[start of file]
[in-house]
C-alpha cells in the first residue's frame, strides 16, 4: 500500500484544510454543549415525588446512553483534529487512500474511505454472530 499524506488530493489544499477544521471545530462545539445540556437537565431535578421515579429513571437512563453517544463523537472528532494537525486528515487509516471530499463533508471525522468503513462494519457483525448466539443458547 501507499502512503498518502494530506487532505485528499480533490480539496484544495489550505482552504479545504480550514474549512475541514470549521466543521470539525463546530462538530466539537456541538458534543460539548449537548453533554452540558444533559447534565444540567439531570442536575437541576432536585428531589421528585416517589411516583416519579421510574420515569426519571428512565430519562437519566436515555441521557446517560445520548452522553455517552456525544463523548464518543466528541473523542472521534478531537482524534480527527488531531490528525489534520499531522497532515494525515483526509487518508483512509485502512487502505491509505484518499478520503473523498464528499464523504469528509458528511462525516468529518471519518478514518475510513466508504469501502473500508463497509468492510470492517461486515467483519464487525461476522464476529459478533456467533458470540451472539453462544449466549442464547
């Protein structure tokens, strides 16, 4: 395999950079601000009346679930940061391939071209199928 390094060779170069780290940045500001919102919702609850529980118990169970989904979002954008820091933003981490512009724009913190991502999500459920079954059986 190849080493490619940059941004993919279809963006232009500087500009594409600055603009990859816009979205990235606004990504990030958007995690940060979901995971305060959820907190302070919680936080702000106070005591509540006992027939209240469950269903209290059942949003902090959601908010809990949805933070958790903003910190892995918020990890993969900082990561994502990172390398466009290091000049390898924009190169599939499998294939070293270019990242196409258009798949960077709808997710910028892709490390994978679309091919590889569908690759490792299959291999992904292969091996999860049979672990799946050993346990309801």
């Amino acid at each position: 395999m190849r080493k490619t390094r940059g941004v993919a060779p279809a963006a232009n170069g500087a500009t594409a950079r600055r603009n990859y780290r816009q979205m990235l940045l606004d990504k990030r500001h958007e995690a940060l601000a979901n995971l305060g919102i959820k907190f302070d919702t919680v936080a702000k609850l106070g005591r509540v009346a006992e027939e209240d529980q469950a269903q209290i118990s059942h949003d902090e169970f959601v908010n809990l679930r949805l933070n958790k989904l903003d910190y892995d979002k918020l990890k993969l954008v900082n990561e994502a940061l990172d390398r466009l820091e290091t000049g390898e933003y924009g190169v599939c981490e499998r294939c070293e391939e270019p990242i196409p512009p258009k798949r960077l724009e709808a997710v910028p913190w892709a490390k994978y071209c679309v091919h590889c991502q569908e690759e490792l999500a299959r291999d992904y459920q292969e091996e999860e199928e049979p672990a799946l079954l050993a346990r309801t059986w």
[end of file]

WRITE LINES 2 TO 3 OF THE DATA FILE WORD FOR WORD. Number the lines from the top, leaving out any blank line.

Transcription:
C-alpha cells in the first residue's frame, strides 16, 4: 500500500484544510454543549415525588446512553483534529487512500474511505454472530 499524506488530493489544499477544521471545530462545539445540556437537565431535578421515579429513571437512563453517544463523537472528532494537525486528515487509516471530499463533508471525522468503513462494519457483525448466539443458547 501507499502512503498518502494530506487532505485528499480533490480539496484544495489550505482552504479545504480550514474549512475541514470549521466543521470539525463546530462538530466539537456541538458534543460539548449537548453533554452540558444533559447534565444540567439531570442536575437541576432536585428531589421528585416517589411516583416519579421510574420515569426519571428512565430519562437519566436515555441521557446517560445520548452522553455517552456525544463523548464518543466528541473523542472521534478531537482524534480527527488531531490528525489534520499531522497532515494525515483526509487518508483512509485502512487502505491509505484518499478520503473523498464528499464523504469528509458528511462525516468529518471519518478514518475510513466508504469501502473500508463497509468492510470492517461486515467483519464487525461476522464476529459478533456467533458470540451472539453462544449466549442464547
């Protein structure tokens, strides 16, 4: 395999950079601000009346679930940061391939071209199928 390094060779170069780290940045500001919102919702609850529980118990169970989904979002954008820091933003981490512009724009913190991502999500459920079954059986 190849080493490619940059941004993919279809963006232009500087500009594409600055603009990859816009979205990235606004990504990030958007995690940060979901995971305060959820907190302070919680936080702000106070005591509540006992027939209240469950269903209290059942949003902090959601908010809990949805933070958790903003910190892995918020990890993969900082990561994502990172390398466009290091000049390898924009190169599939499998294939070293270019990242196409258009798949960077709808997710910028892709490390994978679309091919590889569908690759490792299959291999992904292969091996999860049979672990799946050993346990309801």